A few days ago I talked with a friend of mine, a photographer, about taking pictures of banal things. My friend is good in it but most photographers, professionals as well as amateurs, take photos of things that are striking in some way and that are therefore not banal by definition. What is beautiful; a place where something is happening, like an accident or a birthday party, a political fact; a place where we have been because we want to keep a memory of it. These are usual themes for photos. But most photographers do not make pictures of what they consider banal. An odd corner between houses with rubbish. A cable lying on the ground. Laundry on a line. Most photographers do not feel it worth to make a photo of it, unless it has a striking aspect, like a coloured detail which makes it artistically interesting, or when the photographer comes from a country where things are different.
It is the same for philosophy and sociology. Scholars in these fields tend to study what is conspicuous or important for some reason. Violence, the mind, power, and so on; themes that are very important, indeed, and that have a great influence on our life. But isn’t that true, isn’t that even more true for the banal?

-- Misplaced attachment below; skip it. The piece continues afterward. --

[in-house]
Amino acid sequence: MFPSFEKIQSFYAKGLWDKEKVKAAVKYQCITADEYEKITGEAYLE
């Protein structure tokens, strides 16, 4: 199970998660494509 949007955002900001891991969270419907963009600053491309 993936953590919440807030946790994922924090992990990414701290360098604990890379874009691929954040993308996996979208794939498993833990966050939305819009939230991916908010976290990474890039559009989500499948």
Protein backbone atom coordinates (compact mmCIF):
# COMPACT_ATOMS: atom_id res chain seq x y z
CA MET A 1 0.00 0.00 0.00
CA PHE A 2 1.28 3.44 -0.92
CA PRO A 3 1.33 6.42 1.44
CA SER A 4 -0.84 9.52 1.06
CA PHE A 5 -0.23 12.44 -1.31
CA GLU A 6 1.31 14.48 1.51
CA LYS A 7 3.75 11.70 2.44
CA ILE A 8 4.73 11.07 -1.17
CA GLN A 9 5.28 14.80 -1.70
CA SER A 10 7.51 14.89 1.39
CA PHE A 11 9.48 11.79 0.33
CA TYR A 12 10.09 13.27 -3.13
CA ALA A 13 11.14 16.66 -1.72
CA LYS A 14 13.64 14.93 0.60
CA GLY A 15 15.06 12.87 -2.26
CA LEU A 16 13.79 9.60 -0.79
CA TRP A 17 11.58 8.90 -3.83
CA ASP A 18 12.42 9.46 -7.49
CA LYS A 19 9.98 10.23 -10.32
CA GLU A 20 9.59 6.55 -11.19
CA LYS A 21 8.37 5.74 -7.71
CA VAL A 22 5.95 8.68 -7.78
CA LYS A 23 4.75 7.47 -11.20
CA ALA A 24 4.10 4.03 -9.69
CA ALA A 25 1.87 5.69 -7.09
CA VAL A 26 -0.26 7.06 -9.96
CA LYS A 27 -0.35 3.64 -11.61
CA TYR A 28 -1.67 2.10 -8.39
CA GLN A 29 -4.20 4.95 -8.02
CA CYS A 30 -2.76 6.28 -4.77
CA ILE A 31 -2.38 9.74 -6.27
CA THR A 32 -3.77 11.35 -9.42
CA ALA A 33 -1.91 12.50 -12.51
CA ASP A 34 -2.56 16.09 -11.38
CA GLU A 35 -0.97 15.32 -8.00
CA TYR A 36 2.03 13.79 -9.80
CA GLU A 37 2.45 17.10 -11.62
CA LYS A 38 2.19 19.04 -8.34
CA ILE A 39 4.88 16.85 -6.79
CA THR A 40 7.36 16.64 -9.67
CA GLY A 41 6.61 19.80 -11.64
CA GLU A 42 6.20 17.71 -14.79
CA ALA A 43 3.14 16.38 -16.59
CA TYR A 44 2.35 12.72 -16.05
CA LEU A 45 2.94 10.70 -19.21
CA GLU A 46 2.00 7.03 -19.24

Once I published here a blog about waiting. It was because of a few photos that I had taken of this theme. Some time later, I have googled the word. And what did I find? Nothing. Oh no, that is not true. I found my own blog (Google is an excellent searching machine), I found a website where my blog had been bookmarked, and in addition two or three other relevant websites. That was all. But despite the little attention given to waiting, it is an important aspect of our daily life and we spend a lot of time on it! For a substantial part, living is waiting.I’ll not try to give here a list of banal themes that would earn more attention in the sciences and philosophy of man, in my opinion. But is the banal really as banal as many people think? If we say no, it sounds like a contradiction, for we just take no notice of it because it is not worth to give it attention, and that is what makes the banal banal. This seems to be true unless we realize that the banal is often not as innocent as we think. We simply have to think of Hannah Arendt’s book Eichmann in Jerusalem, which is a book on the banality of evil as the subtitle stresses, for realizing that banality can be dangerous. And isn’t it so that the idea of “bread and circuses” shows that it is good for a dictator to promote the interest in the banal in order to stay in power?